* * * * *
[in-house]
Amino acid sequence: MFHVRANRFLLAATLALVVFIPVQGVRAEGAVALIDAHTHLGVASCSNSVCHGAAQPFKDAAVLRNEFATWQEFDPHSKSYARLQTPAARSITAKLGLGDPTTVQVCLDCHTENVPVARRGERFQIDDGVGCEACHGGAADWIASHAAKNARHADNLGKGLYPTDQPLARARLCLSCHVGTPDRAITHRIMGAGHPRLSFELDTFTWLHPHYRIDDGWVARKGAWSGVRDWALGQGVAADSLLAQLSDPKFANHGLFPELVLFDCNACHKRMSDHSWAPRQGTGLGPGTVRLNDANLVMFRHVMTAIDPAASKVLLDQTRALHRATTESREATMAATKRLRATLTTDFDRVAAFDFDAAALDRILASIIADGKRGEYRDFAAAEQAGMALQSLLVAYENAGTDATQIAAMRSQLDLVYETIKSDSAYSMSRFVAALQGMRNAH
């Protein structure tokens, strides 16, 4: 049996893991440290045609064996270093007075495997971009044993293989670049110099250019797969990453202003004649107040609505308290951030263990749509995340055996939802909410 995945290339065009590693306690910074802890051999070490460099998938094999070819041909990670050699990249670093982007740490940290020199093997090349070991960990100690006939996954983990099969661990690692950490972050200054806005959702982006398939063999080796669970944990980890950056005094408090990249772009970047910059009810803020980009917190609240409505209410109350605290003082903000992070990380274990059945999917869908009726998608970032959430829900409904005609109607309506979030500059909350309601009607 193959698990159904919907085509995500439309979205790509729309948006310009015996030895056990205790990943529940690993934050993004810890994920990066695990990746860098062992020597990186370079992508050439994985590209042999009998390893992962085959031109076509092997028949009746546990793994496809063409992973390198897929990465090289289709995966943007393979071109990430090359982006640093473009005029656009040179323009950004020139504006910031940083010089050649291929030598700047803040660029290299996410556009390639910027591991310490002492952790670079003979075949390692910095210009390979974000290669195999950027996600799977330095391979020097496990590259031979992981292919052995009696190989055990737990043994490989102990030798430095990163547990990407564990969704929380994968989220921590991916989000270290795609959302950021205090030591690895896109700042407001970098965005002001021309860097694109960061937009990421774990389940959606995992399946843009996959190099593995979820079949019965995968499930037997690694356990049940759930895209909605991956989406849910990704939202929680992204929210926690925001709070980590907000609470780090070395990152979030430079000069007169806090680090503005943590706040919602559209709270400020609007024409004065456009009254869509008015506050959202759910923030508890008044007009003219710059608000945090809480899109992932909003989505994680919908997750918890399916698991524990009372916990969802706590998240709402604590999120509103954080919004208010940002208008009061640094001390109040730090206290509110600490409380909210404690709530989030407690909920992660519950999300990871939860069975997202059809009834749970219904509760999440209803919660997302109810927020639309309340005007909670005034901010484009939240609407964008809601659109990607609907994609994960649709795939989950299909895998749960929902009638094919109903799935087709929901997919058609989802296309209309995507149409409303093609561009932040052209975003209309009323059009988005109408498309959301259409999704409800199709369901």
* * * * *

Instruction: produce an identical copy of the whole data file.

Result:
[in-house]
Amino acid sequence: MFHVRANRFLLAATLALVVFIPVQGVRAEGAVALIDAHTHLGVASCSNSVCHGAAQPFKDAAVLRNEFATWQEFDPHSKSYARLQTPAARSITAKLGLGDPTTVQVCLDCHTENVPVARRGERFQIDDGVGCEACHGGAADWIASHAAKNARHADNLGKGLYPTDQPLARARLCLSCHVGTPDRAITHRIMGAGHPRLSFELDTFTWLHPHYRIDDGWVARKGAWSGVRDWALGQGVAADSLLAQLSDPKFANHGLFPELVLFDCNACHKRMSDHSWAPRQGTGLGPGTVRLNDANLVMFRHVMTAIDPAASKVLLDQTRALHRATTESREATMAATKRLRATLTTDFDRVAAFDFDAAALDRILASIIADGKRGEYRDFAAAEQAGMALQSLLVAYENAGTDATQIAAMRSQLDLVYETIKSDSAYSMSRFVAALQGMRNAH
């Protein structure tokens, strides 16, 4: 049996893991440290045609064996270093007075495997971009044993293989670049110099250019797969990453202003004649107040609505308290951030263990749509995340055996939802909410 995945290339065009590693306690910074802890051999070490460099998938094999070819041909990670050699990249670093982007740490940290020199093997090349070991960990100690006939996954983990099969661990690692950490972050200054806005959702982006398939063999080796669970944990980890950056005094408090990249772009970047910059009810803020980009917190609240409505209410109350605290003082903000992070990380274990059945999917869908009726998608970032959430829900409904005609109607309506979030500059909350309601009607 193959698990159904919907085509995500439309979205790509729309948006310009015996030895056990205790990943529940690993934050993004810890994920990066695990990746860098062992020597990186370079992508050439994985590209042999009998390893992962085959031109076509092997028949009746546990793994496809063409992973390198897929990465090289289709995966943007393979071109990430090359982006640093473009005029656009040179323009950004020139504006910031940083010089050649291929030598700047803040660029290299996410556009390639910027591991310490002492952790670079003979075949390692910095210009390979974000290669195999950027996600799977330095391979020097496990590259031979992981292919052995009696190989055990737990043994490989102990030798430095990163547990990407564990969704929380994968989220921590991916989000270290795609959302950021205090030591690895896109700042407001970098965005002001021309860097694109960061937009990421774990389940959606995992399946843009996959190099593995979820079949019965995968499930037997690694356990049940759930895209909605991956989406849910990704939202929680992204929210926690925001709070980590907000609470780090070395990152979030430079000069007169806090680090503005943590706040919602559209709270400020609007024409004065456009009254869509008015506050959202759910923030508890008044007009003219710059608000945090809480899109992932909003989505994680919908997750918890399916698991524990009372916990969802706590998240709402604590999120509103954080919004208010940002208008009061640094001390109040730090206290509110600490409380909210404690709530989030407690909920992660519950999300990871939860069975997202059809009834749970219904509760999440209803919660997302109810927020639309309340005007909670005034901010484009939240609407964008809601659109990607609907994609994960649709795939989950299909895998749960929902009638094919109903799935087709929901997919058609989802296309209309995507149409409303093609561009932040052209975003209309009323059009988005109408498309959301259409999704409800199709369901």